D1.1 "Final regulatory network inference"
This report describes graphical user interfaces developed for genomic and clinical data entry for PrECISE.

D7.1 "Data input and input interface"
Prostate specific gene regulatory networks were inferred by integration of RNASeq data measurements from TCGA PRAD and ProCOC cohorts using HIPSTER framework.

D6.2 "Generate multiple punches from each validation sample in D6.1"
This deliverable isolates tissue samples for molecular profiling from the identified samples of the validation cohort (D6.1). The dissemination level of this deliverable is confidential.

D5.1 "Generic model"
Logical models are simple, require in principle no quantitative information, and can be hence applied to large networks combining multiple pathways. This deliverable presents some analyses made on a model, which is derived describing the network dynamics in specific contexts (dependent on initial conditions or perturbations for instance). Some physiological conditions are first simulated in order to validate the model. The validation concerns both the choices made on the topology of the network (players and the interactions), and on those on the logical rules that are associated to each of the variable of the model. Then, some modifications of the wild type are explored, corresponding to mutants. The model still has to be validated on patient or clone profiles, and on data by performing some computations on the activity of pathways in the PC39 patients.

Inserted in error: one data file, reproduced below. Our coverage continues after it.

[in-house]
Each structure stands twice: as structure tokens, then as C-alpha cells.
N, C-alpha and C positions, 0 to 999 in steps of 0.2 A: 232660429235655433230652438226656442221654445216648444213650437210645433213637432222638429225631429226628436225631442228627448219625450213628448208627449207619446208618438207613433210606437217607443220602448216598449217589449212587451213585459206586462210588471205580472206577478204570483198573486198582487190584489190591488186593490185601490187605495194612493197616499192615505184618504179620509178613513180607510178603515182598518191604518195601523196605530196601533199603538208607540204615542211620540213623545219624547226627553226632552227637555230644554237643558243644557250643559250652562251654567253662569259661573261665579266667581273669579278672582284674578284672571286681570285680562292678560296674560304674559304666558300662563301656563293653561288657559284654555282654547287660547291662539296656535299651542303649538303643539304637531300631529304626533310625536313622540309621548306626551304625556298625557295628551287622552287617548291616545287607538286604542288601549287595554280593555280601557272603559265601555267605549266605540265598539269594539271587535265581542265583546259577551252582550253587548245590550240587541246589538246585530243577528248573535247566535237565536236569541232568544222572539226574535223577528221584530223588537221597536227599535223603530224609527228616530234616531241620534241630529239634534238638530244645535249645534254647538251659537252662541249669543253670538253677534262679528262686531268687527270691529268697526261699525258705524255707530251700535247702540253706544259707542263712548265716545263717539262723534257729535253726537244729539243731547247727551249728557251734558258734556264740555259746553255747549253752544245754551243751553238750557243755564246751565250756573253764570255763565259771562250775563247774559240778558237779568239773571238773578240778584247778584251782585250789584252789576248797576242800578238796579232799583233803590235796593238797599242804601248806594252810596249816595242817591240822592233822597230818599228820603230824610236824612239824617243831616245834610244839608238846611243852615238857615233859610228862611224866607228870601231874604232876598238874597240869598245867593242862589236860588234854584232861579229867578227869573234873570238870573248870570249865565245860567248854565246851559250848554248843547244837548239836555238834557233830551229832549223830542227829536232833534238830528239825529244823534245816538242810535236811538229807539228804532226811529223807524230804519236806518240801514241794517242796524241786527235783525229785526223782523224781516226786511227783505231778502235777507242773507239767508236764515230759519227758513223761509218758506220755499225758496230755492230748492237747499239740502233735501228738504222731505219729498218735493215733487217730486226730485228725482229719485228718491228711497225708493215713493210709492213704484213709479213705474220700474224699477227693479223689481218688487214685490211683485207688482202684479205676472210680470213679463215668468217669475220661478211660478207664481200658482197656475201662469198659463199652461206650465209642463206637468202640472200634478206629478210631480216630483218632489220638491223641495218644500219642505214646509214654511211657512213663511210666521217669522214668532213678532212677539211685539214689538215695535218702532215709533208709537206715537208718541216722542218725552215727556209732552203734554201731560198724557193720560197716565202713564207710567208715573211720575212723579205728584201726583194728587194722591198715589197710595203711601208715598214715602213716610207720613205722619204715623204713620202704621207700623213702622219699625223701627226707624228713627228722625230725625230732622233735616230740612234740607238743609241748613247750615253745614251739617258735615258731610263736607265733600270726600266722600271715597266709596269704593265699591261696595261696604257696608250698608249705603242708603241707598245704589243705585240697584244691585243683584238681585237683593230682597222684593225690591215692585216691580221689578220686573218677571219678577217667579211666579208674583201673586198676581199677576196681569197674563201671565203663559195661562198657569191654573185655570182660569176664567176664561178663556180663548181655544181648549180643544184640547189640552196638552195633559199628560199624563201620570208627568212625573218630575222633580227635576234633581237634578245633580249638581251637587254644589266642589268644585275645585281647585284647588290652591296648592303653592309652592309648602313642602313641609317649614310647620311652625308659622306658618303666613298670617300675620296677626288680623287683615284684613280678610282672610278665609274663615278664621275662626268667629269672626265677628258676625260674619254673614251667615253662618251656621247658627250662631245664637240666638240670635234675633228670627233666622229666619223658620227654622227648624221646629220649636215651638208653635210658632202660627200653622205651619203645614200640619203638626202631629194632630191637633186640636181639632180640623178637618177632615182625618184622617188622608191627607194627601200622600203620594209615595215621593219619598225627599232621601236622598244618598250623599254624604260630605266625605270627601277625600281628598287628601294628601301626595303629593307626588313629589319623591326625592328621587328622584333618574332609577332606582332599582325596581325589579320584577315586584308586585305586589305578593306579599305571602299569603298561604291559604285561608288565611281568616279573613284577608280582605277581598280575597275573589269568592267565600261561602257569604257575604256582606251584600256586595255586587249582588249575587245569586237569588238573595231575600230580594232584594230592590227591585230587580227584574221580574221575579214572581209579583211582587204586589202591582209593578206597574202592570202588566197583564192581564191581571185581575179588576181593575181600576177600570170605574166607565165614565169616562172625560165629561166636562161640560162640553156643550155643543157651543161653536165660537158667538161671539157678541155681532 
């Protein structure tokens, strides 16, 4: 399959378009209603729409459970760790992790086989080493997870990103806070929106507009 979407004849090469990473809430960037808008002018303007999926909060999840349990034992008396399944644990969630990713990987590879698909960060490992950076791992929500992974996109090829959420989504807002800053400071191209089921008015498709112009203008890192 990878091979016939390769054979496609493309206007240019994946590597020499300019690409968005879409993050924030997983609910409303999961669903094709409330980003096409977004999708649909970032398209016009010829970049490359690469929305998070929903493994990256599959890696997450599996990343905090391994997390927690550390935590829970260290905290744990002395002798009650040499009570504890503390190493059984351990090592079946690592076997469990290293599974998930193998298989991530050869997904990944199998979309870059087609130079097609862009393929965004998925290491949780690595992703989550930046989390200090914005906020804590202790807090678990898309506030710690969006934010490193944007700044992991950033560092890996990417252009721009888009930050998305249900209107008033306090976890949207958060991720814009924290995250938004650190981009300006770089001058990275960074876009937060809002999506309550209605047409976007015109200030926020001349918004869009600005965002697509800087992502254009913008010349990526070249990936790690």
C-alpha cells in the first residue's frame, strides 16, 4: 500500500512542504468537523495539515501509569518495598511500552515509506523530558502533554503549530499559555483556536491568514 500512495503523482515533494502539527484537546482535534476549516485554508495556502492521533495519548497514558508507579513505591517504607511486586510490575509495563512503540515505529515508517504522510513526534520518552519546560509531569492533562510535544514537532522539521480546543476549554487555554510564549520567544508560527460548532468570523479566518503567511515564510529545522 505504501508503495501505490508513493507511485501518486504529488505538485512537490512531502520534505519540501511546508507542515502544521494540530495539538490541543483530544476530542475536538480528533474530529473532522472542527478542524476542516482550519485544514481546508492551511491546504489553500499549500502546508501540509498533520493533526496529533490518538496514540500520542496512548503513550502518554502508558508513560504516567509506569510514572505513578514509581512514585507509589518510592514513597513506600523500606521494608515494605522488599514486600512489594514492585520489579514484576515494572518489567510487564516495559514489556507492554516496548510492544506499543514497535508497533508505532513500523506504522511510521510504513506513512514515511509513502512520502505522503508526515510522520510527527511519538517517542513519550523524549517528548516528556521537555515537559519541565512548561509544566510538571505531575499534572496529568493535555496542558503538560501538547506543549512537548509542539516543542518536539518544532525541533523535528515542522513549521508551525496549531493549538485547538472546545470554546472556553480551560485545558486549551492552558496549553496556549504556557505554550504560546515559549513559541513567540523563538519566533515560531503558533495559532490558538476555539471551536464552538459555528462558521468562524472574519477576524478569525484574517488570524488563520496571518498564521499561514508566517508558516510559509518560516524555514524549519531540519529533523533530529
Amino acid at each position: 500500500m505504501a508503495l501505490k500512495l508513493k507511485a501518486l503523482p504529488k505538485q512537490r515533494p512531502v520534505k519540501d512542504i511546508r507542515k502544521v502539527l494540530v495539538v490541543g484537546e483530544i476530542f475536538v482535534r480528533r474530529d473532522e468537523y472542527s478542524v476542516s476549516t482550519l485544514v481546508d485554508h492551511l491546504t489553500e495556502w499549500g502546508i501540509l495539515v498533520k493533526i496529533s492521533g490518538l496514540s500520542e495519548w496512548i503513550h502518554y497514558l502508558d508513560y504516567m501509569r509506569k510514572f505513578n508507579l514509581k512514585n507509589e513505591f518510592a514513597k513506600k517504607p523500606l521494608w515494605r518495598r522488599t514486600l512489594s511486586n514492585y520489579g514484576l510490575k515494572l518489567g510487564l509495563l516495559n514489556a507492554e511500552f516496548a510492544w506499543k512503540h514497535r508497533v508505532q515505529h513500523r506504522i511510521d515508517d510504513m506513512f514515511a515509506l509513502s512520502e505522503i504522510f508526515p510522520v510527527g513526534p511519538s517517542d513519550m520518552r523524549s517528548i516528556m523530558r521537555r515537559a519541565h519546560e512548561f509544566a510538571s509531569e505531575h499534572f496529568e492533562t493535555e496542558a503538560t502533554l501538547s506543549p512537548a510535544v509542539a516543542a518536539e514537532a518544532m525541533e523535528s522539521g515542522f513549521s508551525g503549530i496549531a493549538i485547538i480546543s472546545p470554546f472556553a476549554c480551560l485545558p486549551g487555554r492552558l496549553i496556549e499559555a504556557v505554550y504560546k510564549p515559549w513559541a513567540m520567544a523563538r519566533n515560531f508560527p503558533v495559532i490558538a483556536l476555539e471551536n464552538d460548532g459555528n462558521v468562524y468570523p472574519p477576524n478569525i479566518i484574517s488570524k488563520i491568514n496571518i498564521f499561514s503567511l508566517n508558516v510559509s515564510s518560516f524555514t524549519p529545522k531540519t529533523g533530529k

D4.1 "Interactome of molecular interactions in prostate cancer"
The goal of this deliverable was to integrate patient data of the ProCOC cohort into a molecular map specific to prostate cancer. The integrated molecular map is also called network of molecular interactions or interactome. The interactome built from patient data is based on protein measurements of tumor samples from patients. By combining multiple inference methods a data-driven consensus interactome was constructed. To assess the performance of the inference methods we applied the methods to simulated data on known biological networks. To enrich the data driven interaction network, separate interactomes were extracted from publicly available interaction data bases and from publications. We compared the interactomes derived from data and publications to interaction networks from public databases. By combining the interaction networks derived from data, public databases and publications a consensus interactome was built.